Sharing the results of publicly funded research

Comment on the RCUK draft Policy on Open Access

April 5, 2012 in Uncategorized

Today I have submitted my comments on the RCUK proposed policy on access to research outputs. Here I am posting these comments publicly.



I am very happy to see these proposed changes in the RCUK’s open access policy. Especially so concerning your policy on text- and datamining described as:

Specifically stating that Open Access includes unrestricted use of manual and automated text and data mining tools; and unrestricted reuse of content with proper attribution


I do have strong objections to the acceptance of delayed open access as a valid form of open access. This may be a compromise so that (certain) publishers will accept the policy, however there are enough open access publishers that do not impose an embargo and I don’t see why we (scientists) should give in to the wishes of a specific group of publishers. For me any embargo is obstructing the advancement of science and the timely sharing of knowledge and should thus not be part of open access. I personally would also welcome it when you would refer in your open access definition to the Budapest or to the BBB definition, as we do on the website of the @ccess Initiative where I am an member. Finally, I would like to see more collaboration and cooperation with the EU digital agenda which in my view runs a same course as RCUK.

A few more comments and suggestions for some of the proposed changes are listed here below.

(2) What do the Research Councils mean by Open Access?

Search for and re-use the content of published papers both manually and using automated tools (such as those for text and data mining) without putting restrictions on the amount of data , provided that any such reuse is subject to proper attribution.

(3) How is a Scholarly Research Paper made Open Access?

but in practice the Research Councils will accept that access may be restricted to comply with an embargo period imposed by the publisher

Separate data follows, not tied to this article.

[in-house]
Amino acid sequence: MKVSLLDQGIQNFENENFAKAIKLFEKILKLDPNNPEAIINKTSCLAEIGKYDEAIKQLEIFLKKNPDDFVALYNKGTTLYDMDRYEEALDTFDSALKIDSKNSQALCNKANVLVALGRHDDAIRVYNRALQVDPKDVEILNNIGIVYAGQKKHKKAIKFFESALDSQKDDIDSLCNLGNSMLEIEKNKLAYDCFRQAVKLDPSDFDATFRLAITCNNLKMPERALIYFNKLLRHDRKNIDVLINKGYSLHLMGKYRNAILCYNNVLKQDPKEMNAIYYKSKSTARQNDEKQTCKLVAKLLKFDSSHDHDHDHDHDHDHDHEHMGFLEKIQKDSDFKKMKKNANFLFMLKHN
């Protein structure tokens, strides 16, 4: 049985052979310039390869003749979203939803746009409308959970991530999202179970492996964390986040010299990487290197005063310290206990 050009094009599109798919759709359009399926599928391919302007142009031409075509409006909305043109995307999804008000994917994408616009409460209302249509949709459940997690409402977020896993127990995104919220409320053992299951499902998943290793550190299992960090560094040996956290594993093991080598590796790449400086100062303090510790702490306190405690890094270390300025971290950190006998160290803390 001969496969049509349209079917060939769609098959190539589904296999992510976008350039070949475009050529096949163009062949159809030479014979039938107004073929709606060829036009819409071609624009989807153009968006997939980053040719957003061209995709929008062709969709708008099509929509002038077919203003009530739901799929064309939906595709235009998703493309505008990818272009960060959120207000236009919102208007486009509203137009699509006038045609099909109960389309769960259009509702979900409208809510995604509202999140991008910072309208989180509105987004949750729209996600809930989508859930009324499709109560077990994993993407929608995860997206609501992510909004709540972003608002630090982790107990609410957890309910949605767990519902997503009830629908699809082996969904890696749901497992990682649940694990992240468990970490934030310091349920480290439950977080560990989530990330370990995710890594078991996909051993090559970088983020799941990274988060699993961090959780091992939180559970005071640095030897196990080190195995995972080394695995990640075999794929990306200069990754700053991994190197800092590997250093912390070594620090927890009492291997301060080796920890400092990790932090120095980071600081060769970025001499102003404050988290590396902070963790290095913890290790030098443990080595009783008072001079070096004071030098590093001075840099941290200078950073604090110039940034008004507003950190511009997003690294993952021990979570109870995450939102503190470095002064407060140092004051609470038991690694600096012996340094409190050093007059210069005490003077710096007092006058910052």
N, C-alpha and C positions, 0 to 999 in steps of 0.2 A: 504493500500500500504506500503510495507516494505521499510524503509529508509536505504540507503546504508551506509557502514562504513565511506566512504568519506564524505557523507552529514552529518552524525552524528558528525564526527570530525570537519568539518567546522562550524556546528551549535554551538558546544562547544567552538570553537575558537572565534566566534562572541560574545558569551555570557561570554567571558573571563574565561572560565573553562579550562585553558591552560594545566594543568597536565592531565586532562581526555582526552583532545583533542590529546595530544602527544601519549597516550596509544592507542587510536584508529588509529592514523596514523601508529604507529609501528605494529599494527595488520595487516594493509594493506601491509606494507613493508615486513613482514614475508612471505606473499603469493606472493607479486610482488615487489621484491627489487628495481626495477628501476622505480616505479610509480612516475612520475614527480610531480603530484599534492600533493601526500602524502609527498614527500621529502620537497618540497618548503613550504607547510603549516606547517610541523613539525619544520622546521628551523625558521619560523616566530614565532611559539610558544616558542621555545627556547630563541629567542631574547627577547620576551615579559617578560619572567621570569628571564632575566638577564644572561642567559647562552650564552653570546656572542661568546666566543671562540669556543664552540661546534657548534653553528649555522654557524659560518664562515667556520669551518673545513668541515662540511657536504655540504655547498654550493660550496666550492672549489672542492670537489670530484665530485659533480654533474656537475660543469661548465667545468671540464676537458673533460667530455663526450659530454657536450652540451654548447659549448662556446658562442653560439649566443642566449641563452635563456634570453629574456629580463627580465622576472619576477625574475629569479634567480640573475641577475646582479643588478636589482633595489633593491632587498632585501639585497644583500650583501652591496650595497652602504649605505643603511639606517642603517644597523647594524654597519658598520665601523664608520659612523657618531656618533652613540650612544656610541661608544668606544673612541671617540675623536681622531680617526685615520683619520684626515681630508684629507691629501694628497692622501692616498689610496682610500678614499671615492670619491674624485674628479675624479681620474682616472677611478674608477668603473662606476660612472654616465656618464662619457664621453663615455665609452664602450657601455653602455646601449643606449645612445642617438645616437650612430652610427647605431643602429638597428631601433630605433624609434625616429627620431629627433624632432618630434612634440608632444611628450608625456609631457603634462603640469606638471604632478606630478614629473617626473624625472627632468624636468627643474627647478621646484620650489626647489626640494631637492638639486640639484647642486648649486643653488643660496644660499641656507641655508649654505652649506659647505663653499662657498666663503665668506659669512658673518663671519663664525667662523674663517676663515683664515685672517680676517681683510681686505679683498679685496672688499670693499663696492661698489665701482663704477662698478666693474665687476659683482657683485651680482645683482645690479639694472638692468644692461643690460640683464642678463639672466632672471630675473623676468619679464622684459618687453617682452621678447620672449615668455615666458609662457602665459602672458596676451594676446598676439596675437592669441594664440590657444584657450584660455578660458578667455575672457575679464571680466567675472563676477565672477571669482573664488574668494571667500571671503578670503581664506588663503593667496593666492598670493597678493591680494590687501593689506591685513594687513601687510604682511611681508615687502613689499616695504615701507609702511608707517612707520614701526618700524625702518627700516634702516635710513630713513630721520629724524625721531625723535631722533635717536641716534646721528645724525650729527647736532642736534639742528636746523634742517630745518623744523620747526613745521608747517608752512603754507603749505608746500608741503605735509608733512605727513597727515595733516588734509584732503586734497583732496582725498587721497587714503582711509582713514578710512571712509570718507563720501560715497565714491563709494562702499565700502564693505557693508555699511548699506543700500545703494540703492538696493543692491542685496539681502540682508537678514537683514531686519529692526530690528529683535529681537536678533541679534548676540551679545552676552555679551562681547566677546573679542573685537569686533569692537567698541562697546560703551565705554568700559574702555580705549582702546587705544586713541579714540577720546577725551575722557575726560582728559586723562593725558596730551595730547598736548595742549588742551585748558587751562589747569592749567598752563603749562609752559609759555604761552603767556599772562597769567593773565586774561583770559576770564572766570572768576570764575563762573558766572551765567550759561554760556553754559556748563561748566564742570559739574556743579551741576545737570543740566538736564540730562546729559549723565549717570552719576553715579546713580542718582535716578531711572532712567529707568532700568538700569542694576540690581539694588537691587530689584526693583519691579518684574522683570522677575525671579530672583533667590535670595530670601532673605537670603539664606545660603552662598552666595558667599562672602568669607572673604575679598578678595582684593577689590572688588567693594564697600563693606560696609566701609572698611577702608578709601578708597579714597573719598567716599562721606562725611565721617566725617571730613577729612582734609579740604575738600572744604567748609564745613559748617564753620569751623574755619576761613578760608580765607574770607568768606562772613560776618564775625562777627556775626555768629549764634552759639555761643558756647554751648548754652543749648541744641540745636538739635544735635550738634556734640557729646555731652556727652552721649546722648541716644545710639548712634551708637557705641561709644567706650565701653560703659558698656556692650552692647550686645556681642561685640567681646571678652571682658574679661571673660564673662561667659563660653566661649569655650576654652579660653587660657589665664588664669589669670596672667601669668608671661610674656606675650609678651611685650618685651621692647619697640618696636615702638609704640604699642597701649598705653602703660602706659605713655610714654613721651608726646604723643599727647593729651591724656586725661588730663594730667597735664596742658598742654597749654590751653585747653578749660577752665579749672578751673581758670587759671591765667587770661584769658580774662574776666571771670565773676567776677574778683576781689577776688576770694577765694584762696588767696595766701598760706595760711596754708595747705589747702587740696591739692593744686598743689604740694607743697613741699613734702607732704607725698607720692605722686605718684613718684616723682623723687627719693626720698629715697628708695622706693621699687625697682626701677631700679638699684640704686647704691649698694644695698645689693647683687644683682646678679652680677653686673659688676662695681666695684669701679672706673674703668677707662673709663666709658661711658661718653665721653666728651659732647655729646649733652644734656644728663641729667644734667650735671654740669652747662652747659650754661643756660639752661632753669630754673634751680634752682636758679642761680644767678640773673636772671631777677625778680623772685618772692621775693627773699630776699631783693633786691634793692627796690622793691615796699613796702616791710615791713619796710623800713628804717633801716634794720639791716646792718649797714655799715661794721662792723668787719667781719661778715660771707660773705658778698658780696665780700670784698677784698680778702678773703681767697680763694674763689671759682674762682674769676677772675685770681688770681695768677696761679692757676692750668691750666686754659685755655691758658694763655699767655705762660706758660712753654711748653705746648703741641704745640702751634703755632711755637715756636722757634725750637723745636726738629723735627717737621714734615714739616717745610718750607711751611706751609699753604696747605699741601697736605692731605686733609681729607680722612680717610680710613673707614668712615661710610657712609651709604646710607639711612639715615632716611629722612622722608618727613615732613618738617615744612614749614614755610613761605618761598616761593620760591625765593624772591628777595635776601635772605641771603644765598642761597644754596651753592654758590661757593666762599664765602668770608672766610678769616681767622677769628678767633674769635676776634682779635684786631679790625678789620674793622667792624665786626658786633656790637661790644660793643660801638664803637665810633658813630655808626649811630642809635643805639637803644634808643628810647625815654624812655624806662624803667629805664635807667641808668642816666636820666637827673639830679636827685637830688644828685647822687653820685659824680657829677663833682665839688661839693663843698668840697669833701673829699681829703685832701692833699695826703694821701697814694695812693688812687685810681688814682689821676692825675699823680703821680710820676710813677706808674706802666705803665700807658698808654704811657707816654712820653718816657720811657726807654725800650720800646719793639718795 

embargo period is not acceptable

(4) What do journals need to do to be compliant with Research Council policy on Open Access?

a) This may require payment of an ‘Article Processing Charge’ to the publisher

I recommend adding a note on what is an acceptable charge because this should not be left open

(5) What Research Outputs will be covered by Research Council Policy on Access to Research Outputs and where should they be published?

No comment

(6) When should a paper become Open Access?

In future, Research Councils will no longer be willing to support publisher embargoes of longer than six or twelve months from the date of publication, depending on the Research Council

Delayed open access not acceptable (see summary above)

(7) How is Open Access paid for?

Research Council grant funding may be used to support payment of Article Processing Charges to publishers

I think that the policy to have open access papers paid from grants is a good one. I would however impose limits to an acceptable APS see comment under (4)

(8) Acknowledgement of funding sources and access to the underlying research materials

The underlying research materials do not necessarily have to be made Open Access, however details of relevant access policies must be included

In my opinion that the underlying research materials can not be seen as separate from the results of research, they should fall under the same rules and should be open access. In fact the underlying data are vital to be able to judge the quality of research. However, I do recognize the need for exceptions for some datasets like patient medical data, but for these cases a list of exceptions would be sufficient.

(9) Implementation and compliance

No comments except for agreement


Dr. Tom Olijhoek
Independent researcher
Consultant Dutch Malaria Foundation
Ass. Editor MalariaWorld Journal
Group Coordinator @ccess Initiative
1336GB Almere
The Netherlands


3 responses to “Comment on the RCUK draft Policy on Open Access”

  1. […] Some, including myself, have objections to the acceptance of delayed open access as a valid form of open access but overall, the proposal looks good to me. […]

  2. […] I welcome this policy, which was featured in yesterday’s Guardian in an article which described how the “Wellcome Trust joins ‘academic spring’ to open up science“. However I do acknowledge that some people, such as Tom Olijhoek, have expressed objections: […]

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